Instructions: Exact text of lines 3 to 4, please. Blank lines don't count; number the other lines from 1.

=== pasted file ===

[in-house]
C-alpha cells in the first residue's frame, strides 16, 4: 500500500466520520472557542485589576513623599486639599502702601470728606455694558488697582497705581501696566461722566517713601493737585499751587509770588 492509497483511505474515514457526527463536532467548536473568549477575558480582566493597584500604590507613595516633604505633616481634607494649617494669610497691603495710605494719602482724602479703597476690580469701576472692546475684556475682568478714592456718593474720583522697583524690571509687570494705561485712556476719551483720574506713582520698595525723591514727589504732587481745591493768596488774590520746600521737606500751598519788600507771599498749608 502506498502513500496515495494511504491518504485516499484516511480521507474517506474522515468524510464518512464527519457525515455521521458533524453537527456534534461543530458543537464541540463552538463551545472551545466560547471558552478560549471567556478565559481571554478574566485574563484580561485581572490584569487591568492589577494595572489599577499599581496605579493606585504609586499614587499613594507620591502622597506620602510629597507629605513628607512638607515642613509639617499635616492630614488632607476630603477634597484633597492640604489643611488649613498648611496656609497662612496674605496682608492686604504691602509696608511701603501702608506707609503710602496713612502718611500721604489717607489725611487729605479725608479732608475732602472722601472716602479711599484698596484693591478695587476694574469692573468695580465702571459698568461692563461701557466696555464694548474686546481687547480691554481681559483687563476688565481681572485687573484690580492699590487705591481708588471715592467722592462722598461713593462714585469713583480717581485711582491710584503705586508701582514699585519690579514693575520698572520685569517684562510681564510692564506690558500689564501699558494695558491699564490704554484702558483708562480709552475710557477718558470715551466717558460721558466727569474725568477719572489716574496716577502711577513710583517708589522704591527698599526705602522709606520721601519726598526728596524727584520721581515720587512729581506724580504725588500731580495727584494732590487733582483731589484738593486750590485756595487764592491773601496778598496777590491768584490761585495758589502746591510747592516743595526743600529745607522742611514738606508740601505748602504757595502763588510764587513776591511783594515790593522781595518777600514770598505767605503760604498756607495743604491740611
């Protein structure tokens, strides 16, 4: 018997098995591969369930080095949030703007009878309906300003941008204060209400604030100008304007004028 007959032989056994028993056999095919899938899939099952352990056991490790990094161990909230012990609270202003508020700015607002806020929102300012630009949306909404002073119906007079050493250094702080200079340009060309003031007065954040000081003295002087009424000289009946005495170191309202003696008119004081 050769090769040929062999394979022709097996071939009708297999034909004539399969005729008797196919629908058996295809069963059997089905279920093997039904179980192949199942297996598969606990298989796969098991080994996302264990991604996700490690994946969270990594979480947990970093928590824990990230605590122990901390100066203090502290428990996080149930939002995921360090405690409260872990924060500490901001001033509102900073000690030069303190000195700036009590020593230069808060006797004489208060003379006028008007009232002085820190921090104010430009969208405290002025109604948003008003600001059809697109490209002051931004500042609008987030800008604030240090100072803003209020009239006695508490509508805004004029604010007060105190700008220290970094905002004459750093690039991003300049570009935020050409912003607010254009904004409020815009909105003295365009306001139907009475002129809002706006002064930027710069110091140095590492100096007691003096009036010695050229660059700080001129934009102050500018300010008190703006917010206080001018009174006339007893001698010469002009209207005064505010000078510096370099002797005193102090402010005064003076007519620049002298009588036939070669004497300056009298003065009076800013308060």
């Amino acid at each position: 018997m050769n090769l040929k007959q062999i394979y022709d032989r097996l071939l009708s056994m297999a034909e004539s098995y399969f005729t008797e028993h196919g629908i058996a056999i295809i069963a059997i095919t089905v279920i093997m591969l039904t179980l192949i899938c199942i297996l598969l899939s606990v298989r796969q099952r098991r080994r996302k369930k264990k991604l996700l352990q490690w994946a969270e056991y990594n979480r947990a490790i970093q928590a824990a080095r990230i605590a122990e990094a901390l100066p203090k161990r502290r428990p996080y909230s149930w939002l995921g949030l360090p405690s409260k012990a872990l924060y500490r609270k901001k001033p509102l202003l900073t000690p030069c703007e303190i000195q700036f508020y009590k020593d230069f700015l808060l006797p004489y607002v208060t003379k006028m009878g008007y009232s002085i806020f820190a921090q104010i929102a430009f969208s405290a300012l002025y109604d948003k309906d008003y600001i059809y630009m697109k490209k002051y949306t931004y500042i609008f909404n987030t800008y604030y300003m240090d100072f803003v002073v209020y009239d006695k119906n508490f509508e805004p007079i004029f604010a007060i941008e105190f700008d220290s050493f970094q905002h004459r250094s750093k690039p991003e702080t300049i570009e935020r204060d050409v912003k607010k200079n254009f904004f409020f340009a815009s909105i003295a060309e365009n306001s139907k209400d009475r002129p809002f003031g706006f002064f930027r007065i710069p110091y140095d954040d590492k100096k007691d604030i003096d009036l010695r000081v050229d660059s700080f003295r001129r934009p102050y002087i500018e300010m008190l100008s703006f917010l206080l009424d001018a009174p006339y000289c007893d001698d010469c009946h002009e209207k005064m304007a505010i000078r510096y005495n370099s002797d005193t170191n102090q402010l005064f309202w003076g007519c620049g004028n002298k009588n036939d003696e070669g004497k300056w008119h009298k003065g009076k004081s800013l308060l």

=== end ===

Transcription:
């Protein structure tokens, strides 16, 4: 018997098995591969369930080095949030703007009878309906300003941008204060209400604030100008304007004028 007959032989056994028993056999095919899938899939099952352990056991490790990094161990909230012990609270202003508020700015607002806020929102300012630009949306909404002073119906007079050493250094702080200079340009060309003031007065954040000081003295002087009424000289009946005495170191309202003696008119004081 050769090769040929062999394979022709097996071939009708297999034909004539399969005729008797196919629908058996295809069963059997089905279920093997039904179980192949199942297996598969606990298989796969098991080994996302264990991604996700490690994946969270990594979480947990970093928590824990990230605590122990901390100066203090502290428990996080149930939002995921360090405690409260872990924060500490901001001033509102900073000690030069303190000195700036009590020593230069808060006797004489208060003379006028008007009232002085820190921090104010430009969208405290002025109604948003008003600001059809697109490209002051931004500042609008987030800008604030240090100072803003209020009239006695508490509508805004004029604010007060105190700008220290970094905002004459750093690039991003300049570009935020050409912003607010254009904004409020815009909105003295365009306001139907009475002129809002706006002064930027710069110091140095590492100096007691003096009036010695050229660059700080001129934009102050500018300010008190703006917010206080001018009174006339007893001698010469002009209207005064505010000078510096370099002797005193102090402010005064003076007519620049002298009588036939070669004497300056009298003065009076800013308060």
């Amino acid at each position: 018997m050769n090769l040929k007959q062999i394979y022709d032989r097996l071939l009708s056994m297999a034909e004539s098995y399969f005729t008797e028993h196919g629908i058996a056999i295809i069963a059997i095919t089905v279920i093997m591969l039904t179980l192949i899938c199942i297996l598969l899939s606990v298989r796969q099952r098991r080994r996302k369930k264990k991604l996700l352990q490690w994946a969270e056991y990594n979480r947990a490790i970093q928590a824990a080095r990230i605590a122990e990094a901390l100066p203090k161990r502290r428990p996080y909230s149930w939002l995921g949030l360090p405690s409260k012990a872990l924060y500490r609270k901001k001033p509102l202003l900073t000690p030069c703007e303190i000195q700036f508020y009590k020593d230069f700015l808060l006797p004489y607002v208060t003379k006028m009878g008007y009232s002085i806020f820190a921090q104010i929102a430009f969208s405290a300012l002025y109604d948003k309906d008003y600001i059809y630009m697109k490209k002051y949306t931004y500042i609008f909404n987030t800008y604030y300003m240090d100072f803003v002073v209020y009239d006695k119906n508490f509508e805004p007079i004029f604010a007060i941008e105190f700008d220290s050493f970094q905002h004459r250094s750093k690039p991003e702080t300049i570009e935020r204060d050409v912003k607010k200079n254009f904004f409020f340009a815009s909105i003295a060309e365009n306001s139907k209400d009475r002129p809002f003031g706006f002064f930027r007065i710069p110091y140095d954040d590492k100096k007691d604030i003096d009036l010695r000081v050229d660059s700080f003295r001129r934009p102050y002087i500018e300010m008190l100008s703006f917010l206080l009424d001018a009174p006339y000289c007893d001698d010469c009946h002009e209207k005064m304007a505010i000078r510096y005495n370099s002797d005193t170191n102090q402010l005064f309202w003076g007519c620049g004028n002298k009588n036939d003696e070669g004497k300056w008119h009298k003065g009076k004081s800013l308060l």